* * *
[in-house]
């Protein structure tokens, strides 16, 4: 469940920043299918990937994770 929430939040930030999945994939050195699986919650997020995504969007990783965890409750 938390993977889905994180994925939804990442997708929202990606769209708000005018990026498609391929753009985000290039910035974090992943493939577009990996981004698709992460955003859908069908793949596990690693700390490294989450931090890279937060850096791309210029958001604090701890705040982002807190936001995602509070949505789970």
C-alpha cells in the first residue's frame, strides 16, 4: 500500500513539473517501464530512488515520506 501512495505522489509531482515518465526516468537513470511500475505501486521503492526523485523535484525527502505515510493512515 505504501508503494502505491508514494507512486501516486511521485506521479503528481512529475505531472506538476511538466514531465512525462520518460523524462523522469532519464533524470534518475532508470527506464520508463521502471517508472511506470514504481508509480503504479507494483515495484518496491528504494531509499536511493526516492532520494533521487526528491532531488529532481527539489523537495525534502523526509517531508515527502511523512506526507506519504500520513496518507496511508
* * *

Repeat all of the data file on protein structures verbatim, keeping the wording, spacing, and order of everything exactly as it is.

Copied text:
[in-house]
């Protein structure tokens, strides 16, 4: 469940920043299918990937994770 929430939040930030999945994939050195699986919650997020995504969007990783965890409750 938390993977889905994180994925939804990442997708929202990606769209708000005018990026498609391929753009985000290039910035974090992943493939577009990996981004698709992460955003859908069908793949596990690693700390490294989450931090890279937060850096791309210029958001604090701890705040982002807190936001995602509070949505789970």
C-alpha cells in the first residue's frame, strides 16, 4: 500500500513539473517501464530512488515520506 501512495505522489509531482515518465526516468537513470511500475505501486521503492526523485523535484525527502505515510493512515 505504501508503494502505491508514494507512486501516486511521485506521479503528481512529475505531472506538476511538466514531465512525462520518460523524462523522469532519464533524470534518475532508470527506464520508463521502471517508472511506470514504481508509480503504479507494483515495484518496491528504494531509499536511493526516492532520494533521487526528491532531488529532481527539489523537495525534502523526509517531508515527502511523512506526507506519504500520513496518507496511508